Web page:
Like I said, I find myself in an odd position as I read other reviews of this book. Because I love bad boys. Some of my very favorite characters are bad, or at the least morally ambiguous characters. I’m a Guy/Marian shipper in the Robin Hood BBC fandom. I wept for days when Guy killed her, and they are still on my list of top five OTPs of all time. I love Jaime Lannister from ASoIaF. I know. He pushed a kid out a window once. He had his reasons. He sleeps with his sister and is kind of a horrible mess on the inside. But he is witty and funny and a broken idealist on the inside, too, and I love him to pieces and flail about him on tumblr a lot. I also love Theon, my sad excuse for a lonely failed Kraken Prince. I was on the Buffy/Spike side of the great B/S vs. B/A shipwar in BtVS because… SPIKE. More recently, I prefer Damon/Elena to Stefan/Elena by miles and miles.
So, when I say I’m usually on the Team Bad Boy when it comes to male characters in general and love triangles specifically… I have some pretty hefty credentials.
So it feels very strange to be reading all of the reviews throwing fits over the Darkling’s end in this novel, and all I can summon up (hahaha Summon… didn’t mean to do that, but it’s funny…) is a moment of melancholy, reverential silence before I go back to feeling WARM AND FUZZY inside over the very solidly Alina/Mal ending. (For those of you who know me from Robin Hood, this would be like Robin and Marian getting a truly happy ending, and me going, “Awww….” Instead of grumbling in a corner about Guy/Marian.) It’s enough to make me scratch my head and ask, “WHAT is happening to me?”
Because I thought the Darkling was a great character. Dark and complicated and terribly sad… but did I want him to end up with Alina? Maybe for a while when I read the first book, but as the series went on, my answer became an emphatic NO. All of that “I need you to balance me out and maybe that will keep me from doing awful things” read to me not as romantic, but as something Alina was right to RUN in the other direction from. She didn’t need that kind of responsibility, and though I think his desire to have someone redeem him was sincere… are we going to forget about what he’s done? He’s a practically immortal Summoner who is responsible for thousands, if not several million deaths. And this is coming from someone who TOTALLY SHIPS a “she’s going to redeem me if I can just get her to love me” pairing like it’s her job. Just… the scale of what The Darkling did is too large for my normal, “Oh, but maybe he can come back from that…” reaction to kick into gear. I think that the moment that Alina realized that his darkness and his pain were bottomless, and he was just going to keep falling into them forever was a moment of wisdom. It wasn’t her responsibility to fix him, and what she did was mercy. The Darkling knew at the end that the Fold was disappearing, he knew she’d managed to bring it down, if not in the way either of them expected (And I fully believe he wanted the Fold to come down for the good of the country, just like she did…), and even if he’d lived, do you think that an entire ARMY of Sun Summoners wouldn’t have been able to bring him down and make him stand trial? I think they would have managed it easily, and Alina spared him that.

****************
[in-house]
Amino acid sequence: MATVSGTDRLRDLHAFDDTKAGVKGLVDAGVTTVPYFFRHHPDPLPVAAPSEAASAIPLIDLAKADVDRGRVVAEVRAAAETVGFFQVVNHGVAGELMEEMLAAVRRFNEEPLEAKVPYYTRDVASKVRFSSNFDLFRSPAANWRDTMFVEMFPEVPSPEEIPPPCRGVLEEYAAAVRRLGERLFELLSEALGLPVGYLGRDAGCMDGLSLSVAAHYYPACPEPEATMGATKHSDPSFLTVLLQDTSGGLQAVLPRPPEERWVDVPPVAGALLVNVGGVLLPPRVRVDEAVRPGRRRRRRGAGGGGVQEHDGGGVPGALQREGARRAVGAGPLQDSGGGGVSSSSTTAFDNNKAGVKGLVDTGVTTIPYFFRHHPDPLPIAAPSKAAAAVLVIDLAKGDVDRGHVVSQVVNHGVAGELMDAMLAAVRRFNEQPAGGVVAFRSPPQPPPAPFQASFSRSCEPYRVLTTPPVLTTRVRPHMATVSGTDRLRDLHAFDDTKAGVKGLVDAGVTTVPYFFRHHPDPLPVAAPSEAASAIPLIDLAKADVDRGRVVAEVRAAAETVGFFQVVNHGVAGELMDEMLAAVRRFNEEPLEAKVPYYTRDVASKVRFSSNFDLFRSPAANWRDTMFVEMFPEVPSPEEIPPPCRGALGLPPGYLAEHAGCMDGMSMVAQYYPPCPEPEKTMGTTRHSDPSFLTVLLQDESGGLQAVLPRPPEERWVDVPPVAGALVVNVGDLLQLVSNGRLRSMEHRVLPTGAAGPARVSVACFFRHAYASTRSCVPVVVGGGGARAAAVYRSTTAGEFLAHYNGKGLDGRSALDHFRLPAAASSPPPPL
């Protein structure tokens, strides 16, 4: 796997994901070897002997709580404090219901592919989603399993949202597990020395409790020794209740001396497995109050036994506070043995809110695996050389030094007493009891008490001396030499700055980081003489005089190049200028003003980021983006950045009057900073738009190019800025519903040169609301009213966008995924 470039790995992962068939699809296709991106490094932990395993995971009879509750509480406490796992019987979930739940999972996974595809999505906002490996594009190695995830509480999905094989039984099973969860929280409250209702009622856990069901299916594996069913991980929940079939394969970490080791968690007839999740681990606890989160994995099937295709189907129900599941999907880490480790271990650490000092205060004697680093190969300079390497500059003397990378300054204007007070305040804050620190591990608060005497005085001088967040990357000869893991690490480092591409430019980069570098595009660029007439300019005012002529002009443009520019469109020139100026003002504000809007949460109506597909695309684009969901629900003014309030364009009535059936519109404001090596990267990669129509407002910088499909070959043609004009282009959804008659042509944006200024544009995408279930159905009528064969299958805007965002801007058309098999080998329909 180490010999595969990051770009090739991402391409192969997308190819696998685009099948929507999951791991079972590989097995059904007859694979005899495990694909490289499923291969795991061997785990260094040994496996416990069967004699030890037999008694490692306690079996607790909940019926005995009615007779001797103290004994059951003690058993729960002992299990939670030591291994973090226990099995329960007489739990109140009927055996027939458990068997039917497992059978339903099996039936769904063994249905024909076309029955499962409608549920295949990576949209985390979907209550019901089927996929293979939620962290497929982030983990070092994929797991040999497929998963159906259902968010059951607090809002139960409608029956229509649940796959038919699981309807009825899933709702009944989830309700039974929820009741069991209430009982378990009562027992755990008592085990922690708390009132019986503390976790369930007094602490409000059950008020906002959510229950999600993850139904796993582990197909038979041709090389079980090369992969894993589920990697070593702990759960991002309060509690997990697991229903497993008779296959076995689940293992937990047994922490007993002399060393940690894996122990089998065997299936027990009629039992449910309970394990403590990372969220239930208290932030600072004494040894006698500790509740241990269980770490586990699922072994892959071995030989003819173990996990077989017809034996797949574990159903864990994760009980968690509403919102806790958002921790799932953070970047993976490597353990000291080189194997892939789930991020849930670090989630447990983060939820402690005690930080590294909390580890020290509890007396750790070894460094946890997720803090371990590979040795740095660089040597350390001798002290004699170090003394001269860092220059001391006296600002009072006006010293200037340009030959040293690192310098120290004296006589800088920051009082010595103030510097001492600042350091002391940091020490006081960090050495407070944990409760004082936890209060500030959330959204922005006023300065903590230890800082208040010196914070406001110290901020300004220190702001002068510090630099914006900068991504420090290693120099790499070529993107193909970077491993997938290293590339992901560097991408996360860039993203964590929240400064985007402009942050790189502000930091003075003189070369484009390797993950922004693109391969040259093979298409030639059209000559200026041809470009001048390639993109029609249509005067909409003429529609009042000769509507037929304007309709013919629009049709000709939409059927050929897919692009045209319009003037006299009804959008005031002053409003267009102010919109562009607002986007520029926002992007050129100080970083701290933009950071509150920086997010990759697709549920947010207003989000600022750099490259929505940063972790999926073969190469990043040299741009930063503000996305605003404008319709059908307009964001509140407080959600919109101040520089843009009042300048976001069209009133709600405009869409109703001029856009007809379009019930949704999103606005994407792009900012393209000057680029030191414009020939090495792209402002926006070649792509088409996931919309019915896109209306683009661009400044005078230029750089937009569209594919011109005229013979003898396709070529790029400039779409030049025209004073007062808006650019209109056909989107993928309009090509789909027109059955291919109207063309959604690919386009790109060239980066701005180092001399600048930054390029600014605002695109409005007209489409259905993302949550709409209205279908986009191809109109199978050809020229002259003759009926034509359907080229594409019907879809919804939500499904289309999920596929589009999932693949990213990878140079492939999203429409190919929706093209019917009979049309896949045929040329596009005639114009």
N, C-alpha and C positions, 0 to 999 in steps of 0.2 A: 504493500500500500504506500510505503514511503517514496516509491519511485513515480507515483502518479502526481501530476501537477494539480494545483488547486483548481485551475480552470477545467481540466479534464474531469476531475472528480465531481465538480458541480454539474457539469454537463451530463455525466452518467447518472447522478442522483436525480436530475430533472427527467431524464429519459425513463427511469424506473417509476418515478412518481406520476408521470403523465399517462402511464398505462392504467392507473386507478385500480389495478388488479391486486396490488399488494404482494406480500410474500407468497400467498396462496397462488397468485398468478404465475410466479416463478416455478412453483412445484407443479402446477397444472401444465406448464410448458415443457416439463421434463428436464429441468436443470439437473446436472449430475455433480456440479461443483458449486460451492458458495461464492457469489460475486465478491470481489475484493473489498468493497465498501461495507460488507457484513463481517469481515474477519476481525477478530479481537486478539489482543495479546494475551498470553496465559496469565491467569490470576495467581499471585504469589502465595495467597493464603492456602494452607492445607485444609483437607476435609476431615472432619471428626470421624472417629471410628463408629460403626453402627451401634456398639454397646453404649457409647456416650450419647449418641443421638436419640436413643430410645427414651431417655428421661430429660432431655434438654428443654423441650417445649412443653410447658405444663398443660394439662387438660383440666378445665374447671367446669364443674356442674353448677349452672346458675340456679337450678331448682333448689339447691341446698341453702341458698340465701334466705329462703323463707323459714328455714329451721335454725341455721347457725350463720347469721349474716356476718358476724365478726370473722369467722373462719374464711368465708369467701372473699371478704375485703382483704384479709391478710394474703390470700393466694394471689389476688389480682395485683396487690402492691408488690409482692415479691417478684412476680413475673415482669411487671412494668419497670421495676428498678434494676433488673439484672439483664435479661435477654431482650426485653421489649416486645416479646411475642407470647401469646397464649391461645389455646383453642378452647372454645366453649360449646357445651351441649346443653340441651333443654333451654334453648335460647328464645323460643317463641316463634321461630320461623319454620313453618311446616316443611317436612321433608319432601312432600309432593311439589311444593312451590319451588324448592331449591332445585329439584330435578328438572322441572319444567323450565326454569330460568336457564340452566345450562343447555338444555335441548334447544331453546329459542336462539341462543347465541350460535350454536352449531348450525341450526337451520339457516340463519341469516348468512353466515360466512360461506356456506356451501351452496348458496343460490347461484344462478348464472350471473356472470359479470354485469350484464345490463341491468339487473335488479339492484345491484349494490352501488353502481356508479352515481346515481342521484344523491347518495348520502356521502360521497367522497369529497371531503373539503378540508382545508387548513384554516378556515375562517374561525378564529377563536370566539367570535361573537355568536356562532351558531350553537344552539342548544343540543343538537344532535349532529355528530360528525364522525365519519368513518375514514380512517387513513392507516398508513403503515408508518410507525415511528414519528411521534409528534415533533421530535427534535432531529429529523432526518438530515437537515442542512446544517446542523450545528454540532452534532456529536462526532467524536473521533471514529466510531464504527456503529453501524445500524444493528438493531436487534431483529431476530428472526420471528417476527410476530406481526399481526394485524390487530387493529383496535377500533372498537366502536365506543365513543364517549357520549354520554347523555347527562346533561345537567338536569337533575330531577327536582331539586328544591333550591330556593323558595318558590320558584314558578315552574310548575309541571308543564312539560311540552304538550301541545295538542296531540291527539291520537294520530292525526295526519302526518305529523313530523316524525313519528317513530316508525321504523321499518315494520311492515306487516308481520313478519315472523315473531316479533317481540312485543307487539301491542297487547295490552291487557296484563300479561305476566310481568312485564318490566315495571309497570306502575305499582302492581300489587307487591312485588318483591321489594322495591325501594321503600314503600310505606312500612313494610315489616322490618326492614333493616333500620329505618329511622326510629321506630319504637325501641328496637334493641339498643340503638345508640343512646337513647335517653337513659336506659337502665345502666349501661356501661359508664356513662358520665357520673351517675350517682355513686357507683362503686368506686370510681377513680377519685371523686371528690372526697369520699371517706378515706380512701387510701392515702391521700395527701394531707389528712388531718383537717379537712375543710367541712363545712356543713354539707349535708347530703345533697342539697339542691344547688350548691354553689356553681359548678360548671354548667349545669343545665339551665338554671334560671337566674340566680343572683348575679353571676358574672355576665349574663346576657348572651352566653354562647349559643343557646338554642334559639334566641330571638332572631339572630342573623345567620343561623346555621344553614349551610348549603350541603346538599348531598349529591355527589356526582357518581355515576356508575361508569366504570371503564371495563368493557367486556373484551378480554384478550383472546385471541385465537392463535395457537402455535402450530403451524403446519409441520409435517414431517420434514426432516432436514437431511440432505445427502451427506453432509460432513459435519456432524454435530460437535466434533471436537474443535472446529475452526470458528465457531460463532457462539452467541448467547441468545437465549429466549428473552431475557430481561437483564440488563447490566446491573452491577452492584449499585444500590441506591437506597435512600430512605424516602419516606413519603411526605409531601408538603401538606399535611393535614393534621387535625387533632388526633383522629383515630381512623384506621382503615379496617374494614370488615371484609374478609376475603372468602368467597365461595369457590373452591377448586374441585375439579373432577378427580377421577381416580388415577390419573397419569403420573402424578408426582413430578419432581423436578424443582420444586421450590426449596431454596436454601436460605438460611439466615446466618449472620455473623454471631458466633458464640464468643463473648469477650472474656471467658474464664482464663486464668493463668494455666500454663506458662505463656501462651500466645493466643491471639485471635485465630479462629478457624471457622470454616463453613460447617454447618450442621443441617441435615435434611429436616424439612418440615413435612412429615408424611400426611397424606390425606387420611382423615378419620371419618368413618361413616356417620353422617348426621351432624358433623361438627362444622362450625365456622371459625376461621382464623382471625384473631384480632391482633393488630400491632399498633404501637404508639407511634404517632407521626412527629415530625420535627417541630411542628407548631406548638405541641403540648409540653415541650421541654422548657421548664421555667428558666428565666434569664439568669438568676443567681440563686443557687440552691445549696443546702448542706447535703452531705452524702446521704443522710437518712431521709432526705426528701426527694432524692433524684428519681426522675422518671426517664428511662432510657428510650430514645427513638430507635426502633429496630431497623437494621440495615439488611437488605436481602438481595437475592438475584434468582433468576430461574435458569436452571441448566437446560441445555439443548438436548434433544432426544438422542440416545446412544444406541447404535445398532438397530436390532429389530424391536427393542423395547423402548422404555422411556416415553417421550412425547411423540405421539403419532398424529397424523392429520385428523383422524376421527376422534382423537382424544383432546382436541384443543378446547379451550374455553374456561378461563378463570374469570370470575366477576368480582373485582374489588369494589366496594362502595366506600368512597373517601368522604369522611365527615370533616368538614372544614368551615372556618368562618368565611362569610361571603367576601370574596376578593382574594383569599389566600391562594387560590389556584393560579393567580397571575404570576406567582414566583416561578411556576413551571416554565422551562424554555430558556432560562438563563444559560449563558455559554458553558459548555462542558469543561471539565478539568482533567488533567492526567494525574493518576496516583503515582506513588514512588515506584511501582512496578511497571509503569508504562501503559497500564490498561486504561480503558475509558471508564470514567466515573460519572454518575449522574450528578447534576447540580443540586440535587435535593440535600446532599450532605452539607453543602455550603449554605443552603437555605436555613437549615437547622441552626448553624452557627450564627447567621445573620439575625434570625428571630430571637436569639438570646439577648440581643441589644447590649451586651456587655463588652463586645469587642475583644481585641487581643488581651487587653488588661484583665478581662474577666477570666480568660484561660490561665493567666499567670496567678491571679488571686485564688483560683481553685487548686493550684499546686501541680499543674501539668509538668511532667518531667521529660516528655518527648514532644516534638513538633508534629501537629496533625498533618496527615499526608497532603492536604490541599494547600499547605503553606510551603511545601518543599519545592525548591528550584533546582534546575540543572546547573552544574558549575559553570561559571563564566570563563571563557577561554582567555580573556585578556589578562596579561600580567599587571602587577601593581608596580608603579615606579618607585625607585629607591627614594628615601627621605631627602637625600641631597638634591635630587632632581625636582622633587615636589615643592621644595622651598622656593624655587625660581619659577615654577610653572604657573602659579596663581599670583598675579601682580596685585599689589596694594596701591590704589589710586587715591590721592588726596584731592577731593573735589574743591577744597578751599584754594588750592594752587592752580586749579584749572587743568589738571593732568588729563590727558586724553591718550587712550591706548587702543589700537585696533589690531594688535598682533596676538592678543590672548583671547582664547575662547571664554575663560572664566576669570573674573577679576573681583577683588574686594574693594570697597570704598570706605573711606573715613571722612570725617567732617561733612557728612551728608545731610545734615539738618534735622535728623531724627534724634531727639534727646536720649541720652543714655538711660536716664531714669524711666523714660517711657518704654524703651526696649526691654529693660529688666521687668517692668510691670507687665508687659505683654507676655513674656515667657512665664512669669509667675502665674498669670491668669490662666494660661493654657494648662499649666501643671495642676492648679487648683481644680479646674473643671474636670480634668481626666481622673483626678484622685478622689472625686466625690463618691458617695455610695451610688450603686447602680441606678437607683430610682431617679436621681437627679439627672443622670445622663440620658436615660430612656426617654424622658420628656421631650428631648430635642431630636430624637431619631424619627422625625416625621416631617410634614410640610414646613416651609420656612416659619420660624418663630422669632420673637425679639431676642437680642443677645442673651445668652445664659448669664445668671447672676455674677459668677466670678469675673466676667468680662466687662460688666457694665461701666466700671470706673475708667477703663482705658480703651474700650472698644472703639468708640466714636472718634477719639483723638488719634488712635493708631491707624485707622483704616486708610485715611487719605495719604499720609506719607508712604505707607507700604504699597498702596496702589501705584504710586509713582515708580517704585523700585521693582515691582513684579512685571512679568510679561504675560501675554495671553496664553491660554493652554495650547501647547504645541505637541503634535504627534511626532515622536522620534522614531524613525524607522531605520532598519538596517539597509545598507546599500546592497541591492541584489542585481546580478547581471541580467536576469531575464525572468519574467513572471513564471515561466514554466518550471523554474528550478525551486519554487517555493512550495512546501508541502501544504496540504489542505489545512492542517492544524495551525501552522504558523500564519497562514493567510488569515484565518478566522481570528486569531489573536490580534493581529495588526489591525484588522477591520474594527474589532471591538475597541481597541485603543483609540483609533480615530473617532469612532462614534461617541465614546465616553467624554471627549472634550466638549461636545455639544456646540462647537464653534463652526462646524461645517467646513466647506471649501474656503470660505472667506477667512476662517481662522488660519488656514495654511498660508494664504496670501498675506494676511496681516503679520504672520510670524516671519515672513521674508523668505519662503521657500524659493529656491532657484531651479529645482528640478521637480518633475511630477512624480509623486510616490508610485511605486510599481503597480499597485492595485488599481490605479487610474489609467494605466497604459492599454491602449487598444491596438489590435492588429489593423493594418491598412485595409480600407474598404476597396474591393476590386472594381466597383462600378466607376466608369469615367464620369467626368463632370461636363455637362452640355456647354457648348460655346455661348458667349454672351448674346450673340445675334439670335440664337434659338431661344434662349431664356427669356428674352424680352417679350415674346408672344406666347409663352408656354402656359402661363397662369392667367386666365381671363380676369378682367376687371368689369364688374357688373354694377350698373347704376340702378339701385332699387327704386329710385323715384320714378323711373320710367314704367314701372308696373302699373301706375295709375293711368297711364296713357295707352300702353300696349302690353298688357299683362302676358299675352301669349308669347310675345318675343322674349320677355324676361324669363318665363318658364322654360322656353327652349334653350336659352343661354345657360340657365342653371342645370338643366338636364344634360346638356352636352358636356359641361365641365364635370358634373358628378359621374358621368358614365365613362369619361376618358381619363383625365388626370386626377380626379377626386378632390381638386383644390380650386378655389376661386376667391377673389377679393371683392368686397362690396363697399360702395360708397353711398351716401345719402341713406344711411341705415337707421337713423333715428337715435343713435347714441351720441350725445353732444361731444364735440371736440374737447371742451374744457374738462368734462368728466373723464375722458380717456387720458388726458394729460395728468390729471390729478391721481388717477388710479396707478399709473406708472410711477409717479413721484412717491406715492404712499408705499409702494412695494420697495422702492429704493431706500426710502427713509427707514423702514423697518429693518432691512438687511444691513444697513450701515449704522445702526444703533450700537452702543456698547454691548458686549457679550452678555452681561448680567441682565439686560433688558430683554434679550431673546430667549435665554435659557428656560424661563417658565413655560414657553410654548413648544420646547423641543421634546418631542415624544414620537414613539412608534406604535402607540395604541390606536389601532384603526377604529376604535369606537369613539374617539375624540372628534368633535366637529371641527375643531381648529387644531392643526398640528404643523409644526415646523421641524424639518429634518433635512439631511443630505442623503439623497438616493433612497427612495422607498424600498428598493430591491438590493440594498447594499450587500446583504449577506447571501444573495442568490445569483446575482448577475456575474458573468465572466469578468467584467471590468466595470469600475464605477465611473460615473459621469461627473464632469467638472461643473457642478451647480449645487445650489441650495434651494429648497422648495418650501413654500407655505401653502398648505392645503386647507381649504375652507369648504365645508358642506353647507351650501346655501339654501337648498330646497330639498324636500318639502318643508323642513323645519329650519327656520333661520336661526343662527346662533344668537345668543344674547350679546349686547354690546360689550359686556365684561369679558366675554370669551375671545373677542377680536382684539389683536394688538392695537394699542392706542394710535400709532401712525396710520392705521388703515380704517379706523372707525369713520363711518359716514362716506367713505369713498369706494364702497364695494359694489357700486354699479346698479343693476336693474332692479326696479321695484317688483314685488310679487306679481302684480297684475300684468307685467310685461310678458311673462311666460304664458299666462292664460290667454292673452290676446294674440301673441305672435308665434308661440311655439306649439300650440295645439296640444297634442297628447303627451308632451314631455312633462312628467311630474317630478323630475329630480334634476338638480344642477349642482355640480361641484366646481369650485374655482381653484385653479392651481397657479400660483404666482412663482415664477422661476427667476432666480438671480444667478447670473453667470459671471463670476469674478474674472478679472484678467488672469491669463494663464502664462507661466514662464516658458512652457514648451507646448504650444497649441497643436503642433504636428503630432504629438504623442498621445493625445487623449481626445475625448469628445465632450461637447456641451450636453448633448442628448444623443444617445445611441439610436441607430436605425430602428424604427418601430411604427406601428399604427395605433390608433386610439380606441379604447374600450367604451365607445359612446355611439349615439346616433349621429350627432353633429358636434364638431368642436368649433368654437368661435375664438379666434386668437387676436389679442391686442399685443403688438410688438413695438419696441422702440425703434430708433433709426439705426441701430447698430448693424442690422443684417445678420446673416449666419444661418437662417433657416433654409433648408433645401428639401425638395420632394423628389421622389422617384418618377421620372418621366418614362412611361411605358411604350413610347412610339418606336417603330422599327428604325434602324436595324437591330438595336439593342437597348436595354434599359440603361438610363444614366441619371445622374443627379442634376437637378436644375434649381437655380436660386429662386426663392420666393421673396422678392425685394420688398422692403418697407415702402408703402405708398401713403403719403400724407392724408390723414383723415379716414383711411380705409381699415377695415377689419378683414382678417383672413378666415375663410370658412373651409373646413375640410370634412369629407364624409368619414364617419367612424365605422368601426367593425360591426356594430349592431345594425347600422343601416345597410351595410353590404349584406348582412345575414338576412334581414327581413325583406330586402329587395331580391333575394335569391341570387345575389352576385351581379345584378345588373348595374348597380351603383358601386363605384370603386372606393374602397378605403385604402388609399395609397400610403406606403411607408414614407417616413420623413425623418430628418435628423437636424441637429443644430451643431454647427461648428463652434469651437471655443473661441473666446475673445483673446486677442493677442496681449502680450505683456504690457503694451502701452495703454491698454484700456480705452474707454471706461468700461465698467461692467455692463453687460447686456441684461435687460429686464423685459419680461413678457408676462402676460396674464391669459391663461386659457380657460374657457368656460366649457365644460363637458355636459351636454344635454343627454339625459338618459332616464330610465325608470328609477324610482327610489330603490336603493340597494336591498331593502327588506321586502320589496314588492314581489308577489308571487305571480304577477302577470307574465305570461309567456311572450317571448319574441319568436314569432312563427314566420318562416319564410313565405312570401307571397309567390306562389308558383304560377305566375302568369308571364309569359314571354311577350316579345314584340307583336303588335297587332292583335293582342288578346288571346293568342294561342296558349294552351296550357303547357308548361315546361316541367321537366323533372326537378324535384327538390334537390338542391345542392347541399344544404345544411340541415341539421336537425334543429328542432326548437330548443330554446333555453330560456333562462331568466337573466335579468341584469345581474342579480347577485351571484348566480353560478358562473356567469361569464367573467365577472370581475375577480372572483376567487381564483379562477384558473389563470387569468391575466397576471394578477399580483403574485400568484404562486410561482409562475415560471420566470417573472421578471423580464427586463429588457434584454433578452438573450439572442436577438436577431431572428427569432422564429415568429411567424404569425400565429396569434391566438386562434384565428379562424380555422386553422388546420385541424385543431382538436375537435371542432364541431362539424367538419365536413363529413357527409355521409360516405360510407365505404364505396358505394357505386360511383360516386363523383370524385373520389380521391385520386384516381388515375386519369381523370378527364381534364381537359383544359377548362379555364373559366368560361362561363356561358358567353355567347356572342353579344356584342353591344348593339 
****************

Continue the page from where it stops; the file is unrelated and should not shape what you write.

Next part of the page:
And I thought that Alina’s reaction to the Darkling’s death and finding out his real name and insisting on his body being burned next to her decoy’s was bittersweet and fitting. She remembers him in a way no one else does any more – as a lonely boy who was set apart by his power and didn’t know how to handle it.
I didn’t always love Mal, but after what he did for Alina? After he was willing to die so that she could come into her power and save all of them? After he grew into a person who was a good leader and willing to give her up because he thinks she is destined to be more… I was convinced he was a keeper.
And darn it, I liked the sweetness of the Alina/Mal ending. And for all of the people who are upset that she was left without her power… I think they’re missing a rather major point that the series is making. Alina doesn’t need power in order to do extraordinary things. She never wanted to rule. Wishing that on her is rather out of character. The divide between Grisha and “normal” people is a PROBLEM, one that Alina desperately want to FIX… and so to say that she is somehow less because she lost her power (a power that frightened her as much as it exhilarated her, a power that would have made her outlive all the people she loved and might have turned her into someone just as bitter as The Darkling given a few centuries…) seems to be wishing something on her she is happier without. And I don’t see it as “giving up her power,” I see it as “empowering a whole bunch of “normal” people to save Ravka and heal the Fold. In fact, I LOVED that it wasn’t JUST Alina who fixed the Unsea. It was ordinary people, suddenly given the power of Sun Summoning, working together to fix what ONE man did. Honestly, it reminded me of the end of Buffy where EVERY potential Slayer is activated at once, which was a moment I always thought was really empowering.